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Ngāti Whātua Ōrākei to mark gifting of land 175 years ago

Ngāti Whātua Ōrākei to mark gifting of land 175 years ago

Ngāti Whātua Ōrākei Trust will today mark the 175th anniversary of its signing over of land to the Crown, which officially began the process of creating Auckland city.

Chair, Phillip Davis, says the date is significant for both the hapū and the Crown.

“This is an important day for Ngāti Whātua. Our ancestors worked closely with Captain Hobson and his people to make Tāmaki the capital of New Zealand.

“It was the beginning of a lot of hard work on both sides to prepare Auckland to be an effective settlement,” says Mr Davis.

On 18 September, 1840, Ngāti Whātua chiefs and almost 100 followers, attended a ceremony near Emily Place to sign a provisional Deed. Together with an official Crown delegation, the flag of St George was then raised and the name ‘Auckland’ was carved at the base of the pole.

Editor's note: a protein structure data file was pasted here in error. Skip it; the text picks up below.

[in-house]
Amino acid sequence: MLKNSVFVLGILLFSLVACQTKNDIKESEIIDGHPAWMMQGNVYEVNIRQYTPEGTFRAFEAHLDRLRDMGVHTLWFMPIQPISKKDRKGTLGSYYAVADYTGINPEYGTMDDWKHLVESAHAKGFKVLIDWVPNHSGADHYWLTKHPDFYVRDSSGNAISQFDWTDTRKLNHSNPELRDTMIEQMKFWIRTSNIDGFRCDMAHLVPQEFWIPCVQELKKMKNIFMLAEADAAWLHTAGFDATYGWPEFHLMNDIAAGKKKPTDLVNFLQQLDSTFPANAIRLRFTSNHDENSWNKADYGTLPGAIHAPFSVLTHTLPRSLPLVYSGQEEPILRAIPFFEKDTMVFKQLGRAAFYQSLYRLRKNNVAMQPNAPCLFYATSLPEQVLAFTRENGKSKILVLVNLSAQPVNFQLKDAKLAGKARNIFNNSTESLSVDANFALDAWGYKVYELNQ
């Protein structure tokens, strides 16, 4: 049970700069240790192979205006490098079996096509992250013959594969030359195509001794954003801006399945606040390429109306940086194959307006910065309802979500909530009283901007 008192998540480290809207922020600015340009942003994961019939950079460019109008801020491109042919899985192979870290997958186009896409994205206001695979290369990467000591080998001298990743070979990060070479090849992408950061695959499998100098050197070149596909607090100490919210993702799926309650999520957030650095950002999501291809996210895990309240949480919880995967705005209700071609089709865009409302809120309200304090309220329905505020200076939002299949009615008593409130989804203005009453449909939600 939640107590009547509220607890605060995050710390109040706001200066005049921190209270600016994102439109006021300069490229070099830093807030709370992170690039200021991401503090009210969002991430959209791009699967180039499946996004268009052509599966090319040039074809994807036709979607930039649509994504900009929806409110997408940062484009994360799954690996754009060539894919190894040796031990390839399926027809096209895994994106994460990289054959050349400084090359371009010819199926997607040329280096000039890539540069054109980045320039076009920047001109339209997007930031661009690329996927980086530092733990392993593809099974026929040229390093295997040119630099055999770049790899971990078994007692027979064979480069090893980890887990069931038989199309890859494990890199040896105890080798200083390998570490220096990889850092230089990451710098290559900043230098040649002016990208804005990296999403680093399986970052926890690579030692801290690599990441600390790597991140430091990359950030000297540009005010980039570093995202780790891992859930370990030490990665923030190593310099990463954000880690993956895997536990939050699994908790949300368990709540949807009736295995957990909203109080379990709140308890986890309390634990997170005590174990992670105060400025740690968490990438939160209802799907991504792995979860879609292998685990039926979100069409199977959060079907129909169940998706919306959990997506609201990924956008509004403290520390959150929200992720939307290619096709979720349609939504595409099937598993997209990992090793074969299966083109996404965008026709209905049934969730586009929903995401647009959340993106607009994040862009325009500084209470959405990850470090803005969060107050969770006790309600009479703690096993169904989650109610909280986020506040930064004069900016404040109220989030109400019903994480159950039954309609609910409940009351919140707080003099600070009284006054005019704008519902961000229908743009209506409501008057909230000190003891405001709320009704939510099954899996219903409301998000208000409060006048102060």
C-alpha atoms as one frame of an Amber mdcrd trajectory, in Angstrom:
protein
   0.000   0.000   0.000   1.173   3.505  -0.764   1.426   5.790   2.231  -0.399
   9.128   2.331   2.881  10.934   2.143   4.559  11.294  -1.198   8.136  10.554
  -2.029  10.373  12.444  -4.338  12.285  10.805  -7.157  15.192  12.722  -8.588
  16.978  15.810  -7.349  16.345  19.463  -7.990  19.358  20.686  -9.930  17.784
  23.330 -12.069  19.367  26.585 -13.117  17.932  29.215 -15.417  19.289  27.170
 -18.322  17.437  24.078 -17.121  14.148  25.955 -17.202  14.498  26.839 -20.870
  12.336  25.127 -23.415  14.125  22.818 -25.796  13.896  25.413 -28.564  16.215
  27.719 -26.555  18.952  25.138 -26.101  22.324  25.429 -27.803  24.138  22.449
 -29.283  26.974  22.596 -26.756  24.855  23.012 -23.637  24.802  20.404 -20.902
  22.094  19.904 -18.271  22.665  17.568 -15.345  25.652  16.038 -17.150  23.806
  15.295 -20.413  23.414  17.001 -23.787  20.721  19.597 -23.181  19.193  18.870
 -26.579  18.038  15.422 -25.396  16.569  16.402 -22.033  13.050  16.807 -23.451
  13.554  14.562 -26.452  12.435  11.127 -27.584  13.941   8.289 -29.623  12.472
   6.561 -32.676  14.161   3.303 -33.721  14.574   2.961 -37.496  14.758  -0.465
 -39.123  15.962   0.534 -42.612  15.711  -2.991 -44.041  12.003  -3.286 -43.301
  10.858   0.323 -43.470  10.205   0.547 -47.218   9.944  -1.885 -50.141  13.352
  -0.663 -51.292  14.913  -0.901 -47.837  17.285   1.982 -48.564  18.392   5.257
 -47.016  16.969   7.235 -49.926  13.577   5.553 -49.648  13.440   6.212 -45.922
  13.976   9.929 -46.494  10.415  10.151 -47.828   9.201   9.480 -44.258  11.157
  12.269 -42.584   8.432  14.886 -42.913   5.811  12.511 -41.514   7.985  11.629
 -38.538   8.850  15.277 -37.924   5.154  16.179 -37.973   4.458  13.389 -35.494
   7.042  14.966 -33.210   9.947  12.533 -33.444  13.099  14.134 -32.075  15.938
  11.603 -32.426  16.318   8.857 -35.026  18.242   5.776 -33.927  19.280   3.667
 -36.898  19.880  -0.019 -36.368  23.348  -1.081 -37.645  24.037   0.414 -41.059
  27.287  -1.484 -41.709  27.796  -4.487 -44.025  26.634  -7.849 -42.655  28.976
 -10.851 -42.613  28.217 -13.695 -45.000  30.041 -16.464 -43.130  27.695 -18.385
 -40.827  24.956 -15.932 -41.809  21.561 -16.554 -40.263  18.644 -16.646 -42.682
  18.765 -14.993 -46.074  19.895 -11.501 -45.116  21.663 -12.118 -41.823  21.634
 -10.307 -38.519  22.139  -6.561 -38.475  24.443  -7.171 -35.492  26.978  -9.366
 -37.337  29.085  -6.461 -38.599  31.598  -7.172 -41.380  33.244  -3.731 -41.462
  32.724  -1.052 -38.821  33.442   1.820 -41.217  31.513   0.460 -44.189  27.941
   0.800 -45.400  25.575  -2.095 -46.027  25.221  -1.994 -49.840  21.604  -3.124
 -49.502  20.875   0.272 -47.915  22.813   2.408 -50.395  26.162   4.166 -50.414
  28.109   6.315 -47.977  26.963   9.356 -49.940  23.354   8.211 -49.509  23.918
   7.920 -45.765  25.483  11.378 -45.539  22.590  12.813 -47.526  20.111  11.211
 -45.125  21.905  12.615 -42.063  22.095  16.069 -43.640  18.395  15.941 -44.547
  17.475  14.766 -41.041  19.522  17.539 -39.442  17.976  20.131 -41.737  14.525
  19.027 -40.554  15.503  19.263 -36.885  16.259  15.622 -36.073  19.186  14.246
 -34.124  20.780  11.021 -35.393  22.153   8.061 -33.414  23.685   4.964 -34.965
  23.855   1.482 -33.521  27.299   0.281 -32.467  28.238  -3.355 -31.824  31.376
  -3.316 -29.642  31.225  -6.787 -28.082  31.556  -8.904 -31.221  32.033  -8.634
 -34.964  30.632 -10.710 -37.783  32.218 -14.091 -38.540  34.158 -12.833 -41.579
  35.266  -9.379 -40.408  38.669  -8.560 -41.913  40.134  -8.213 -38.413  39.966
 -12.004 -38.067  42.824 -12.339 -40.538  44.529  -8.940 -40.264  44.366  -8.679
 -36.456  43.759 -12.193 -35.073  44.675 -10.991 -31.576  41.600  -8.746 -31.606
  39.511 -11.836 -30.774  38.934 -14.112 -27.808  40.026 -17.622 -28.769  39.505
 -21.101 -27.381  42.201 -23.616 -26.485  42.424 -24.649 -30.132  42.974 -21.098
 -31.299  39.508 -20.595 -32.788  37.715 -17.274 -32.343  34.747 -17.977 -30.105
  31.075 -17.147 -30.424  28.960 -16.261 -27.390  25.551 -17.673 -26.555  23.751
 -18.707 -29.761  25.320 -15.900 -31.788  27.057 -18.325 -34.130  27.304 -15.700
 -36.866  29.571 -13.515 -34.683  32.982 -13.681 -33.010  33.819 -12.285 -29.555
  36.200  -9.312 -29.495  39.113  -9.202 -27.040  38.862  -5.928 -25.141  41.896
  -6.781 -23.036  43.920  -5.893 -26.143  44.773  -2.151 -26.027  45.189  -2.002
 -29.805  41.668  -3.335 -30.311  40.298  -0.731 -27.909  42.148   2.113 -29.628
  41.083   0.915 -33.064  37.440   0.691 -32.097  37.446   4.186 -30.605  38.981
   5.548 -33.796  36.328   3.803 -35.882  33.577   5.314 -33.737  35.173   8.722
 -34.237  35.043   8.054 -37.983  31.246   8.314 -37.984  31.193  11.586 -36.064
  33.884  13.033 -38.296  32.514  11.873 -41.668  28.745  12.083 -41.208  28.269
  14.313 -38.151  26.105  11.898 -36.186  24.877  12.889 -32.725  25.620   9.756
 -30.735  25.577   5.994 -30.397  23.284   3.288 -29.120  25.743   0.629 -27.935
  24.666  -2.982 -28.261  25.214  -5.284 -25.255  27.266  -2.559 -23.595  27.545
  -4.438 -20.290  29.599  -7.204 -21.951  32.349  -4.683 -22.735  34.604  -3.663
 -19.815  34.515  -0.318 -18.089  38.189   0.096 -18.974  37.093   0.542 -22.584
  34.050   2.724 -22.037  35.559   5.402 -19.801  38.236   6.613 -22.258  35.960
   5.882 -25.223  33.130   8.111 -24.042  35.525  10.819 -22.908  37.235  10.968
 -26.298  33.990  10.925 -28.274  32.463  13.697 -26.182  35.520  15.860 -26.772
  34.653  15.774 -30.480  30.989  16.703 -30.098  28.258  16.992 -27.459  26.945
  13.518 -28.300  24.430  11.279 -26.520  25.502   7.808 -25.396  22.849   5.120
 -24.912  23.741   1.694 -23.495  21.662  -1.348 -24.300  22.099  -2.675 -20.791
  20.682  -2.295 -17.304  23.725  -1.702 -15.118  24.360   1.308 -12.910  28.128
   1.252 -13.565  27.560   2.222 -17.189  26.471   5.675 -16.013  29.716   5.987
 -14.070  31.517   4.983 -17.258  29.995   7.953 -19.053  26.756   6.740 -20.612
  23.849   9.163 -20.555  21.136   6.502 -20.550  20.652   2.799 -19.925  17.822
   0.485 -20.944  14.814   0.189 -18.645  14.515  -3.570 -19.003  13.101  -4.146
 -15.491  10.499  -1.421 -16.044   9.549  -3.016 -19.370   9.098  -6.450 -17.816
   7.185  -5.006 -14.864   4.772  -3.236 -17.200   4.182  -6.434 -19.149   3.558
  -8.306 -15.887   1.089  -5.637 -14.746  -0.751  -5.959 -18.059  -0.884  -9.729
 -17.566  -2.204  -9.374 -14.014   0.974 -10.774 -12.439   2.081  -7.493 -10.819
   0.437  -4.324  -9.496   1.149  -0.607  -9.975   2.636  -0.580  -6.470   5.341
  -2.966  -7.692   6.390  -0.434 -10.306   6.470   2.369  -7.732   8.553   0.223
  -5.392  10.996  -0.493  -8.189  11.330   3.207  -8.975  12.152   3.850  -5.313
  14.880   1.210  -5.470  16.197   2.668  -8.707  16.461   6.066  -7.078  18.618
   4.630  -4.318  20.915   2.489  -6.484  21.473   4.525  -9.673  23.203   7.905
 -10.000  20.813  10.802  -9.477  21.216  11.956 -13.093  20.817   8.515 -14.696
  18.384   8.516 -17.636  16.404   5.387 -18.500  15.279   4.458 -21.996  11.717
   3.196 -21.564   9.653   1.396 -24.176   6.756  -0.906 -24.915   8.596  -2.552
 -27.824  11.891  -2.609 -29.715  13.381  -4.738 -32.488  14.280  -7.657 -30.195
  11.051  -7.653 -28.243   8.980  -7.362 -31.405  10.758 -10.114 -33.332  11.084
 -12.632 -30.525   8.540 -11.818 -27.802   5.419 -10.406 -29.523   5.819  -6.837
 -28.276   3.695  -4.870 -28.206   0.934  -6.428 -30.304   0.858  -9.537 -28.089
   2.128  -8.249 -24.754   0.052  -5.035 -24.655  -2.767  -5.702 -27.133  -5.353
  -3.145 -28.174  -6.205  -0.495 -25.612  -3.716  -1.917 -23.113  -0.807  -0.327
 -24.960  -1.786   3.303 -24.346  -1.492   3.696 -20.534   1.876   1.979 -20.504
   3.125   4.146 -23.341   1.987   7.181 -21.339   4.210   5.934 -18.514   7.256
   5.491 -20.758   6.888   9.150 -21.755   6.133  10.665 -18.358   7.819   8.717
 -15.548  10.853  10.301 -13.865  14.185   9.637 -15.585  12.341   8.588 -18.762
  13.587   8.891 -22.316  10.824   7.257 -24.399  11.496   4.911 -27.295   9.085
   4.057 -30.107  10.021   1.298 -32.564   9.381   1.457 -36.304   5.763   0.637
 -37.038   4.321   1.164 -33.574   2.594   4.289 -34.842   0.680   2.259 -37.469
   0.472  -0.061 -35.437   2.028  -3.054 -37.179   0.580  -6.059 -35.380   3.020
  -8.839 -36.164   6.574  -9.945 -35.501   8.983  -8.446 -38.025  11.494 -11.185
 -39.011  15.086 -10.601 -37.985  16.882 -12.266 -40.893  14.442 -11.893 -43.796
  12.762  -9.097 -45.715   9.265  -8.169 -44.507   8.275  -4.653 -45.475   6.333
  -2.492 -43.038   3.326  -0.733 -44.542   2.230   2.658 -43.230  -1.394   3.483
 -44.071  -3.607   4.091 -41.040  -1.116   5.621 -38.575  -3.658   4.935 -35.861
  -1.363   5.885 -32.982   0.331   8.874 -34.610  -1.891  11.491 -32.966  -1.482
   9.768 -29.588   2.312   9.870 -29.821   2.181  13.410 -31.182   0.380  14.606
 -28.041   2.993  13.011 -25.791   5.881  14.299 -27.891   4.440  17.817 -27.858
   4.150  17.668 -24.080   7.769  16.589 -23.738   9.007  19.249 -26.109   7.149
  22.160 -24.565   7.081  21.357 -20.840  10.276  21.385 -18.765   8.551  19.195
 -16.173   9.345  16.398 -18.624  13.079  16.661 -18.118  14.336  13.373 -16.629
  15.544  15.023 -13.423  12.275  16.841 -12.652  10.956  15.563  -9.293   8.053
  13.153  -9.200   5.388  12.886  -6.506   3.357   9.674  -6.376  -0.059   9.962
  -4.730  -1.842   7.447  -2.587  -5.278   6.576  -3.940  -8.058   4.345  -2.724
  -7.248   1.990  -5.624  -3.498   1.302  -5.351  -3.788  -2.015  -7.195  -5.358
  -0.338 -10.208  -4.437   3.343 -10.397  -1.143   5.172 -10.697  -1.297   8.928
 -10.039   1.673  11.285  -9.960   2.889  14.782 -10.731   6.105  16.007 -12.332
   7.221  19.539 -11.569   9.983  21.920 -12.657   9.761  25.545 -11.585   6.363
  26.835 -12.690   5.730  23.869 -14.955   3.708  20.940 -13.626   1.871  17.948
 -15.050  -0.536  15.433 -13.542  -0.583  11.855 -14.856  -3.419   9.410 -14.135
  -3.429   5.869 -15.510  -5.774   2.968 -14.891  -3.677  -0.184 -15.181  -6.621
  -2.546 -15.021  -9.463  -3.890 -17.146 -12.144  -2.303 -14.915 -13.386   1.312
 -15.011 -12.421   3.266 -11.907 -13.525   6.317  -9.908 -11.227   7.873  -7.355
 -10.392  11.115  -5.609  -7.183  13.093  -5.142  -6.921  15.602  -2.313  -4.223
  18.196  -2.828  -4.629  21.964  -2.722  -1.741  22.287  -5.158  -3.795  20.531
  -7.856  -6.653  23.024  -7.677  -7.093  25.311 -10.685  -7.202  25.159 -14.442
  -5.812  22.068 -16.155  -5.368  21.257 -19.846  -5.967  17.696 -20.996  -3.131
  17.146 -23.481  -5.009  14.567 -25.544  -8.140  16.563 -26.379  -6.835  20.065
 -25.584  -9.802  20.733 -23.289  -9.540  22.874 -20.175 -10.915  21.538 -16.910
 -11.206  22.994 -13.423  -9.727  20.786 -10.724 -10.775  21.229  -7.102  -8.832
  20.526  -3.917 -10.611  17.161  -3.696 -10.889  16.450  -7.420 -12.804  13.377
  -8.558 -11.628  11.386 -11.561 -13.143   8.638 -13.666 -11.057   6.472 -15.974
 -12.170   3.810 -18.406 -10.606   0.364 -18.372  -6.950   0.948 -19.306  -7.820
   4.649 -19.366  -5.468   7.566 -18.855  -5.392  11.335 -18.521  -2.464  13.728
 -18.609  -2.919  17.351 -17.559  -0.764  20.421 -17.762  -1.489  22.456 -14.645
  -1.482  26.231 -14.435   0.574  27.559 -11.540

A 3,500 acre block of land was later transferred to become Auckland.

Today, Ngāti Whātua Ōrākei will hold a small ceremony to acknowledge the signing of the Deed.

Mr Davis says the hapū is also planning a larger event in the New Year to commemorate the actual handing over of the land, which occurred in 1841.

“We are currently looking at an appropriate way to acknowledge our shared history and bring the wider Auckland community together,” he says.


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